geometric sans serif types and perhaps his most famous font is the Bayer Universal. Posters
of the Bauhaus period often had interlocking type and imagery.
Figure 5.6 is an historical example. Figure 5.7 shows us a contemporary application of the
same concept.
Constructivism
Constructivism was a movement that originated in Russia in the early part of the twentieth century. It impacted on
architecture, graphic and industrial design, theatre, film, dance, fashion and, to some extent, music.
Many graphic designers worked on the design of posters for everything from cinema to political and propaganda.
Posters for cinemas were often brightly coloured with geometric imagery and included
photomontage.
Other distinctions of the Constructivist style included jagged angles, contrasts, an
emphasis on geometric shapes and experimentation with subject matter
Constructivist design work could also be quite minimalist. Constructivist typography had its own unique style with
letters and words at right angles to each other and often framed
by bold rules and borders printed in one or two primary colours.
As students you can also be inspired to incorporate the geometric style of constructivism
as seen in Figures 5.11 and 5.12.
Moody Type: Did You Choose the Right Type?
Type is a powerful design element that can be used to evoke a mood or emotion. Used appropriately,
type can not only inform an audience but also provoke feelings and emotions. Reading text is
a combination of the aesthetics of a typeface together with its readability and the perceived
meaning of the text itself. Choose the wrong typeface and you may portray a different meaning
to the one intended. As part of your evaluation ensure you test your choice of typeface.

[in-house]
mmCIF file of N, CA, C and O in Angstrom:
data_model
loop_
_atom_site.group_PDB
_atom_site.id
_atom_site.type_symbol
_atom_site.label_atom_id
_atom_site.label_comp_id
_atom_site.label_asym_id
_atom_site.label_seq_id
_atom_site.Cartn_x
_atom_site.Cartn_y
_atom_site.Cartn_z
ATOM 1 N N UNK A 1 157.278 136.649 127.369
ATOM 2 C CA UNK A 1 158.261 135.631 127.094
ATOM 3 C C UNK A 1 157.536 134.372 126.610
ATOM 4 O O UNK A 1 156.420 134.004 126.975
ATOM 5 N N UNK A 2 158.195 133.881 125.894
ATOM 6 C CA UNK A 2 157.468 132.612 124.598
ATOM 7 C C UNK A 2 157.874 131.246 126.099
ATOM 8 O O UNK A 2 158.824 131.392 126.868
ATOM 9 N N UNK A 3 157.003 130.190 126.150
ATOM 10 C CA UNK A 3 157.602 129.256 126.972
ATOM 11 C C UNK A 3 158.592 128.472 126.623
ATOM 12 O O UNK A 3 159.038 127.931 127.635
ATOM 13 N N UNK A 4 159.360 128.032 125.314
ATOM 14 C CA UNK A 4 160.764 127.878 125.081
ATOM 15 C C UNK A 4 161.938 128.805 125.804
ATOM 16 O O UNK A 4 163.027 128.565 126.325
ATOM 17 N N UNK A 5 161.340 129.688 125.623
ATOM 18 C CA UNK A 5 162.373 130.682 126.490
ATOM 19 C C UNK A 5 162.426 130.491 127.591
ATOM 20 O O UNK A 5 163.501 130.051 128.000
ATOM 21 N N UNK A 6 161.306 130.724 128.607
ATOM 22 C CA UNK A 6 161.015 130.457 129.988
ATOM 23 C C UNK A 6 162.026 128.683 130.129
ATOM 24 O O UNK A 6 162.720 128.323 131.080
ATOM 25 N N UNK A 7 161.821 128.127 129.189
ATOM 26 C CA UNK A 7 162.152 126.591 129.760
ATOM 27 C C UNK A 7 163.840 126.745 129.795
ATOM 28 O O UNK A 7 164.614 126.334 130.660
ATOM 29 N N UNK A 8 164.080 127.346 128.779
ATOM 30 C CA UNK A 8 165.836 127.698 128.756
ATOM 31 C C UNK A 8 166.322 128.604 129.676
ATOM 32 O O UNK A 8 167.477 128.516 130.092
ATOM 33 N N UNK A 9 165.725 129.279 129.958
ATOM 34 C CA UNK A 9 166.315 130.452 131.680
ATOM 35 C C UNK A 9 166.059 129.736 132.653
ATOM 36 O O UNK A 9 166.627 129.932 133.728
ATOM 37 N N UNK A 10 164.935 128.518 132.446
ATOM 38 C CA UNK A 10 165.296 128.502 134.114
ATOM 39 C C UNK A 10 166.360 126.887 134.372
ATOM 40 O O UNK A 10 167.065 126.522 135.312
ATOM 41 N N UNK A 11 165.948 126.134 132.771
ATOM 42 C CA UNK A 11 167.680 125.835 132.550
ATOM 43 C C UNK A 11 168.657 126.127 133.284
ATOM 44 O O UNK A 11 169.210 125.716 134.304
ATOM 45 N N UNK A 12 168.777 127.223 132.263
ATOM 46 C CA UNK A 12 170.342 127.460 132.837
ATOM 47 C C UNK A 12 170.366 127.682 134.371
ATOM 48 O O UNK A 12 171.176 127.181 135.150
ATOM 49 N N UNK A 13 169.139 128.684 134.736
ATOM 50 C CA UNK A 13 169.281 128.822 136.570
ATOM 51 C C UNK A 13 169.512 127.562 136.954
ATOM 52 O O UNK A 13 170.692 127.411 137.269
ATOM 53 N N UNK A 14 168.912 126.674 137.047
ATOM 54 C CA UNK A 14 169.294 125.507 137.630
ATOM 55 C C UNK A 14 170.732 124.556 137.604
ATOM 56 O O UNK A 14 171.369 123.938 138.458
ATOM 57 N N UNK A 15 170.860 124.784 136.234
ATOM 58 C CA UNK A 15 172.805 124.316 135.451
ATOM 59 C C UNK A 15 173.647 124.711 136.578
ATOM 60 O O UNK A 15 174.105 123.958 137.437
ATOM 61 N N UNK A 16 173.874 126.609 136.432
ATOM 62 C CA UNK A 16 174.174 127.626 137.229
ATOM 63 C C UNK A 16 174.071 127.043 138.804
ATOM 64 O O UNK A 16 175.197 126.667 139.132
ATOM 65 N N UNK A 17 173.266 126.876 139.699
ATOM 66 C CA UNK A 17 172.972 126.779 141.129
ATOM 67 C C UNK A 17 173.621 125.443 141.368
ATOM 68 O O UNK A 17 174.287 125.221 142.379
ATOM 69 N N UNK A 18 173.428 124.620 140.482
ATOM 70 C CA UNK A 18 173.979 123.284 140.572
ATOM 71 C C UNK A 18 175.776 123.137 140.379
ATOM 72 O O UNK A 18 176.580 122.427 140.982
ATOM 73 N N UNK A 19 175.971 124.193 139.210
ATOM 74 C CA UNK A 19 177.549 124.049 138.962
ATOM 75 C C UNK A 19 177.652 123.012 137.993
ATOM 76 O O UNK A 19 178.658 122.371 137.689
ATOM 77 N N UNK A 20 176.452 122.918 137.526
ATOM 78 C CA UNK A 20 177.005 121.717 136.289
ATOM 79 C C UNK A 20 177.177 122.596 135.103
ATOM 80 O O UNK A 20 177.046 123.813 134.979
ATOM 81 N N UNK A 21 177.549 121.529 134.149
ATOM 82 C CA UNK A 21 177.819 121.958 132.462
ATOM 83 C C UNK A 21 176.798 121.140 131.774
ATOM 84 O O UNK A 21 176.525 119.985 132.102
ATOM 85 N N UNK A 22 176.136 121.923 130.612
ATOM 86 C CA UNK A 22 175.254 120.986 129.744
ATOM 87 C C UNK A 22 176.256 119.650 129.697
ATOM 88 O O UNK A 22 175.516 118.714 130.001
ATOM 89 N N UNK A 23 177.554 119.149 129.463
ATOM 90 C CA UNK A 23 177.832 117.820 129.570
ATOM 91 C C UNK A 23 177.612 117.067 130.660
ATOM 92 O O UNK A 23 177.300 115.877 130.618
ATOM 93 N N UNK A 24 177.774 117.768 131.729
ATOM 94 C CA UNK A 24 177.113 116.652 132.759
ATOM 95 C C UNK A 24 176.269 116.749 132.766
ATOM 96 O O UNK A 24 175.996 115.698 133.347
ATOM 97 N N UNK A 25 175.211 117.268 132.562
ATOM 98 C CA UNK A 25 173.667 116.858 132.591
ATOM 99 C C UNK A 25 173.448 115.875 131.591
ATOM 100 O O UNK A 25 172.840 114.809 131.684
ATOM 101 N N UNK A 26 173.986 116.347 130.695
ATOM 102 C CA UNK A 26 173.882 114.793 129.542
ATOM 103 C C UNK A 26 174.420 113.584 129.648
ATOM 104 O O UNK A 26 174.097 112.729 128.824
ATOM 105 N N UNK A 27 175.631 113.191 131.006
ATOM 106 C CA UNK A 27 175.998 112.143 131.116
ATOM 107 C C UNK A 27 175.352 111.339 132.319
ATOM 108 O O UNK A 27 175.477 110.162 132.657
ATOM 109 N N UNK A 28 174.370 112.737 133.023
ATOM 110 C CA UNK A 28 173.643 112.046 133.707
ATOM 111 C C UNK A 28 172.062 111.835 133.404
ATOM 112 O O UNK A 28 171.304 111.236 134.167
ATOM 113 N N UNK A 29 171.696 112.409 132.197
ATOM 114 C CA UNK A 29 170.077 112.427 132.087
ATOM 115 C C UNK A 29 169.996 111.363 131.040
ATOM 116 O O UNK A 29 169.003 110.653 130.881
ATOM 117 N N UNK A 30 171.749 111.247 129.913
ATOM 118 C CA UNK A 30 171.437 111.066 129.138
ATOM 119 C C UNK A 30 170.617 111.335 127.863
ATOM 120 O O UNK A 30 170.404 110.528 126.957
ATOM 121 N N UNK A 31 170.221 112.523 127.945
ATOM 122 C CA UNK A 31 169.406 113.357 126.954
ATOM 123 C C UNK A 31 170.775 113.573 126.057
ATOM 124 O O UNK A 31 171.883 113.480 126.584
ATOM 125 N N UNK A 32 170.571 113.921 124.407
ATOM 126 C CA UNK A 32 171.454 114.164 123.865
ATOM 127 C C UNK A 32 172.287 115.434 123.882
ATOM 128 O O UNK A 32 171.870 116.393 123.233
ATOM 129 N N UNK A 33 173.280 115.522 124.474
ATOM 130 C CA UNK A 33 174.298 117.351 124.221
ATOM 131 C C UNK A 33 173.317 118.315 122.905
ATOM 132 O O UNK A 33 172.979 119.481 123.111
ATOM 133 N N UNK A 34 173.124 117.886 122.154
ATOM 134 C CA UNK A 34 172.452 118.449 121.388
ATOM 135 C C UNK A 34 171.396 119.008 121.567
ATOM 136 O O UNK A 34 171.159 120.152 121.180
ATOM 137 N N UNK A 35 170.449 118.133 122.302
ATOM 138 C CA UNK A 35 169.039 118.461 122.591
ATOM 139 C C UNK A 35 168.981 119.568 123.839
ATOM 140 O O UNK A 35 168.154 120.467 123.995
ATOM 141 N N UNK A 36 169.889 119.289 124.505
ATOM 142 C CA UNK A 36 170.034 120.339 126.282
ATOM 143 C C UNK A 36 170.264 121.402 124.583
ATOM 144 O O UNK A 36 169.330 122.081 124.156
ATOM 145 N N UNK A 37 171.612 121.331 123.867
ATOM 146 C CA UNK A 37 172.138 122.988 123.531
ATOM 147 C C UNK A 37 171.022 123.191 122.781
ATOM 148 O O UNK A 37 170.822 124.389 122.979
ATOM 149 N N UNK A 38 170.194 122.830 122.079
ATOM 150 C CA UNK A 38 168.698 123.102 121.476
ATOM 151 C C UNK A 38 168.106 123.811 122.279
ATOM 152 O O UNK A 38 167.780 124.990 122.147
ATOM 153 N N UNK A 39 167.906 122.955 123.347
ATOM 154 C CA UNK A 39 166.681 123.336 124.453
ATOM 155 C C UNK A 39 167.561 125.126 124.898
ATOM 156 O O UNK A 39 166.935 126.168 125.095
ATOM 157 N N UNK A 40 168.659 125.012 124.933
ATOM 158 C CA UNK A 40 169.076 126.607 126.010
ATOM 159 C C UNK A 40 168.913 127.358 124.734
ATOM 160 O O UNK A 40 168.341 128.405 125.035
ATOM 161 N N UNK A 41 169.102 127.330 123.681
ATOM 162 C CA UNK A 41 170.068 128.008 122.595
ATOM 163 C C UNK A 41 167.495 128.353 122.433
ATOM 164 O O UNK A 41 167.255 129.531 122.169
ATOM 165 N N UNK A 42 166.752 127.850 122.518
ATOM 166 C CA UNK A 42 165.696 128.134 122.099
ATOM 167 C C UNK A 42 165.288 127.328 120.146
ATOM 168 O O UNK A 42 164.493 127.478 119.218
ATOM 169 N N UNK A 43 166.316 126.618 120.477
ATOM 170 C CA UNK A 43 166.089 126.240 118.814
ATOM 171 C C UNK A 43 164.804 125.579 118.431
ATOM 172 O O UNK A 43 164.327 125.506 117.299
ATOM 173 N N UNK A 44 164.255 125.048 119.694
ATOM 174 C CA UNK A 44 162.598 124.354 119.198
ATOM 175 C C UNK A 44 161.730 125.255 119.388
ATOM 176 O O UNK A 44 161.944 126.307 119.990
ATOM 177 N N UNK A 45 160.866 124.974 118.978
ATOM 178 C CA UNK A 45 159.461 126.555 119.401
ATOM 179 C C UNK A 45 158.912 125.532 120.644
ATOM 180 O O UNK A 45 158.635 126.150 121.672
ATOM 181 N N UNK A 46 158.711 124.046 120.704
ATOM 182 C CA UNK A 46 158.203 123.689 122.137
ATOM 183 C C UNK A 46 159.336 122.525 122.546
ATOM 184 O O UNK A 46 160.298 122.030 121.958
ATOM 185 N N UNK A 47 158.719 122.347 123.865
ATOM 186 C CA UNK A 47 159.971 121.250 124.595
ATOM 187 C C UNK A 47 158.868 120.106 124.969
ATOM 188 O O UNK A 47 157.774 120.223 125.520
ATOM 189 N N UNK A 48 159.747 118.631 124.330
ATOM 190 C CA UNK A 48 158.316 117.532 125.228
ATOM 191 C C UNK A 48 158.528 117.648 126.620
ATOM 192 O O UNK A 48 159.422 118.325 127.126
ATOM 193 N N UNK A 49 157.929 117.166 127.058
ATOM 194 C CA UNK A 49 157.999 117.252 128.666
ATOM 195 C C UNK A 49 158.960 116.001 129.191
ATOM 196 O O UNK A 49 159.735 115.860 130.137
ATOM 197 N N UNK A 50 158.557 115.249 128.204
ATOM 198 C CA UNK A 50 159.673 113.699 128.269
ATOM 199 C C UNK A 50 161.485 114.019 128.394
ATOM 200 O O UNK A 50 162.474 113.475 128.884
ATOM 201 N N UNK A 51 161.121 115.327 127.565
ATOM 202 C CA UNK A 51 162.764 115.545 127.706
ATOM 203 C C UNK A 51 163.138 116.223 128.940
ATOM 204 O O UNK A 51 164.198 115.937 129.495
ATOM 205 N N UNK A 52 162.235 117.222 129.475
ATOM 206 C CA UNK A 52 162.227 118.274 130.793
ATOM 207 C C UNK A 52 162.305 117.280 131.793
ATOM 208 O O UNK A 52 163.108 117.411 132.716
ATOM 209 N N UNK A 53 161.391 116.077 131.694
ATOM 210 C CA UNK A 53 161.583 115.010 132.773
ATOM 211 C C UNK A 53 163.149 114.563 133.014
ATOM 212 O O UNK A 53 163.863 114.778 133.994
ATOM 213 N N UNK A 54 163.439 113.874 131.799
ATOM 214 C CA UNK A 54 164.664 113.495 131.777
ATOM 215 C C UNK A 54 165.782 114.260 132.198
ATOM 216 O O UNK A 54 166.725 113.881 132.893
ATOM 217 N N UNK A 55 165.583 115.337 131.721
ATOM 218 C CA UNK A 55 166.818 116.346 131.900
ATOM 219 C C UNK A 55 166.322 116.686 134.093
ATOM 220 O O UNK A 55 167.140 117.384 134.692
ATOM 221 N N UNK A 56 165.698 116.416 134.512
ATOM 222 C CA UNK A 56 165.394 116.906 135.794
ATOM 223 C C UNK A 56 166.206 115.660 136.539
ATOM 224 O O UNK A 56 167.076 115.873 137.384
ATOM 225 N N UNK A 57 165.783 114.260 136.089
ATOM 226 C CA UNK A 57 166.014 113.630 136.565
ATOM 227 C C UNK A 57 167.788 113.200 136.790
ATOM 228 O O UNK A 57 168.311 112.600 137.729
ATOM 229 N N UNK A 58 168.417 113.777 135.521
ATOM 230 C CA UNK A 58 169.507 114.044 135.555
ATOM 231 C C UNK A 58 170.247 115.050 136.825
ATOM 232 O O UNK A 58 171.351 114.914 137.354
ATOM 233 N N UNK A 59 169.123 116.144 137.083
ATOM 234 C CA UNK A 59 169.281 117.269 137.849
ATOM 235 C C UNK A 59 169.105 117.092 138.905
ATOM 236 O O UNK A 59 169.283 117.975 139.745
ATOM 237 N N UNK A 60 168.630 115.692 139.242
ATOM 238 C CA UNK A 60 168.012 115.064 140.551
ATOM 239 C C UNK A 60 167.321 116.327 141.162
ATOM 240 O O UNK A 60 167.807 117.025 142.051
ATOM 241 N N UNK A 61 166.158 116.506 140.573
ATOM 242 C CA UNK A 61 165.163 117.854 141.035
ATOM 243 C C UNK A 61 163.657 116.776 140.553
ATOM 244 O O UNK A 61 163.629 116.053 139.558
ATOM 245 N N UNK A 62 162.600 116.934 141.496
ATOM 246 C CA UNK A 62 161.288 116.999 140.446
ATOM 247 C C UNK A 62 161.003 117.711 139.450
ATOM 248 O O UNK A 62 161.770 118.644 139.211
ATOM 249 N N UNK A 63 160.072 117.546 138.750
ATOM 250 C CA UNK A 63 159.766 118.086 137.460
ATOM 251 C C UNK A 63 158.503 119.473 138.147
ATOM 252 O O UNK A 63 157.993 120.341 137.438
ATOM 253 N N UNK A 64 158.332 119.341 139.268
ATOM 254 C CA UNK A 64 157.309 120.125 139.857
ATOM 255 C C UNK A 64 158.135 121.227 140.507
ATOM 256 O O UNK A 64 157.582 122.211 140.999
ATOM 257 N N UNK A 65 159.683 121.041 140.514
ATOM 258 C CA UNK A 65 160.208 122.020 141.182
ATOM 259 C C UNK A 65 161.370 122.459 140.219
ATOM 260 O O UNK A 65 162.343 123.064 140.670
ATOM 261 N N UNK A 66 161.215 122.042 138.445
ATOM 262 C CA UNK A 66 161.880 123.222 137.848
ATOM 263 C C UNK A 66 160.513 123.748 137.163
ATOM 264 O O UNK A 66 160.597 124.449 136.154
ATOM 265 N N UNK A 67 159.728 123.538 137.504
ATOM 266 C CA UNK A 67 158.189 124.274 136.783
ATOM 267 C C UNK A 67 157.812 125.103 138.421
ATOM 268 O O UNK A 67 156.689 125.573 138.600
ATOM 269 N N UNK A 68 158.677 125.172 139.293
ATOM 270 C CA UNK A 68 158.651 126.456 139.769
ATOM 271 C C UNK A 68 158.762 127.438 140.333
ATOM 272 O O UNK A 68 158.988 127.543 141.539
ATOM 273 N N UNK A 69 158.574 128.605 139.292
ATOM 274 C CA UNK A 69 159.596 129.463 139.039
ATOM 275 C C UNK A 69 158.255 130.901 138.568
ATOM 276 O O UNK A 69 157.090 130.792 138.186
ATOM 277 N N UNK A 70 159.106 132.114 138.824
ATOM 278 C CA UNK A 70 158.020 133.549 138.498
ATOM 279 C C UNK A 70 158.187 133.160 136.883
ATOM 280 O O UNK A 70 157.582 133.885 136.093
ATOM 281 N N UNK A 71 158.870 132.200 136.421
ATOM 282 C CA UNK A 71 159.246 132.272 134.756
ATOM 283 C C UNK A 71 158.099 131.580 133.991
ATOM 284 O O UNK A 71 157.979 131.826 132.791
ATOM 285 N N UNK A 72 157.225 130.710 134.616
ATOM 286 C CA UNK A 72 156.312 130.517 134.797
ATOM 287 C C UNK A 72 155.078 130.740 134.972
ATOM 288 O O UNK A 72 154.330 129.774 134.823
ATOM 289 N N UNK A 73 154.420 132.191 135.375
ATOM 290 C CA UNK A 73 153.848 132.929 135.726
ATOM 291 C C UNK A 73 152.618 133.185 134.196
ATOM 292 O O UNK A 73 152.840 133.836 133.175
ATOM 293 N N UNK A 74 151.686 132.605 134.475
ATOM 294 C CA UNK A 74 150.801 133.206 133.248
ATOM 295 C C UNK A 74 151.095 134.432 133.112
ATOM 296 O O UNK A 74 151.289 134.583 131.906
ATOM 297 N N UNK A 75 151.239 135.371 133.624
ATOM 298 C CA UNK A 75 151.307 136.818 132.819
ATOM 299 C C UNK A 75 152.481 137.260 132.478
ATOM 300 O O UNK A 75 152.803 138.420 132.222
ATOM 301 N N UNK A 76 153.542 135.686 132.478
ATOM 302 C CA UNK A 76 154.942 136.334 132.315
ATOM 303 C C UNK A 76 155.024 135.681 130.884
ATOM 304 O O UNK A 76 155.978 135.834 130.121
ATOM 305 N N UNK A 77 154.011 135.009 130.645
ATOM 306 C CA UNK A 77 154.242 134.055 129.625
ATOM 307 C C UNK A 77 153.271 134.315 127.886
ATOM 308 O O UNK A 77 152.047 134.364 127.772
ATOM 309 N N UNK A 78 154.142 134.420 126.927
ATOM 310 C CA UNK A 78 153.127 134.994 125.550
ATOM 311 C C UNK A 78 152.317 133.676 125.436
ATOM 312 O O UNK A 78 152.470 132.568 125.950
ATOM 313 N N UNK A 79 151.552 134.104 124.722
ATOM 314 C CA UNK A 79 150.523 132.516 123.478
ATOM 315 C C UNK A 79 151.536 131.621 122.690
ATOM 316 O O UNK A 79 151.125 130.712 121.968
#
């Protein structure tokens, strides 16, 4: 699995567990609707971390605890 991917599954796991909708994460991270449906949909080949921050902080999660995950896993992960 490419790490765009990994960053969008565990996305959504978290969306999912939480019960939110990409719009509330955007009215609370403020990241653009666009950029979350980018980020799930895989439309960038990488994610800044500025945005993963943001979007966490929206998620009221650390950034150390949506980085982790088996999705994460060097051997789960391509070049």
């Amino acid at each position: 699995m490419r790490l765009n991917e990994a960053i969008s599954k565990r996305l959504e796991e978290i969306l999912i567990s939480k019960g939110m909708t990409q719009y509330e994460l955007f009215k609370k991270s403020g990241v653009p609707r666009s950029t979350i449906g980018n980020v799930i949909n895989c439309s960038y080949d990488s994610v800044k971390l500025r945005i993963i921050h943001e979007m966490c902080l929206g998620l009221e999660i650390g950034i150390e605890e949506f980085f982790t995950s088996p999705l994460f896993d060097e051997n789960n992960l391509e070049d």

A type choice can make or break a message. Look at the examples below. Each one has had their message
deliberately interrupted to highlight how, on a conscious or subconscious level, the wrong typeface can
negatively affect the message in print.
Select Your Typeface to Suit Your Purpose
The list below contains some points for
you to think about when selecting your
next typeface. These are not the only
points to consider and you should
always do your own research to choose
a typeface that meets the need of your
brief.
Consider the following:
• Script typefaces
– Designed to look like handwriting,
they are useful for display texts but
can be difficult to read in large
amounts (such as text for an
article in a magazine). Script fonts
can be useful to suggest something
personal, artistic and old fashioned.
• Serif typefaces
– These are easier to read off-screen
and therefore are used commonly in
print (books, magazines and
newspapers). Serif fonts can
be useful for conveying warmth,
personal, traditional and conservative
emotions.
• Display typefaces
– These vary in style and personality.
Depending on the font they can be
difficult to read in large amounts;
however, you can find one that will
suit your purpose. They are
commonly used for logos, headings
and posters.
• Sans serif typefaces
– These are easy to read on-screen and
are commonly used in headlines for
newspapers and magazines, and in
website text. Sans serif typefaces can
be useful for conveying something
technical, cool, clean, youthful
and modern.
Remember: typefaces have
personalities. If their personalities
don’t match the essence of what
you are trying to convey you can
create a conflict, which distracts
your target audience. The
typefaces used in Figure 5.24 for
the Coney Island Travelling Festival
Circus are appropriate in attracting
the target audience of children and
families. The typeface is friendly
and seamlessly sits in with the rest
of the imagery and colours.
Expressive
Decorative
Nostalgic
Text & Image
Informative
Instructive
Summary:
•
Typography can play a key role in design.
•
Good typography starts with font family choose
these to meet your design goals, but keep them
limited.
•
Use text alignment to create relationships
between different kinds of information.
•
Create contrast by using a serif font for headings
and a sans serif font for body text (or vice versa).
You can also use italics, bold, tracking, or color to
create contrast.
•
Do not use more than 2-3 Typefaces within a
design
•
Don’t use ugly Typefaces
•
Use contrast to indicate hierarchy.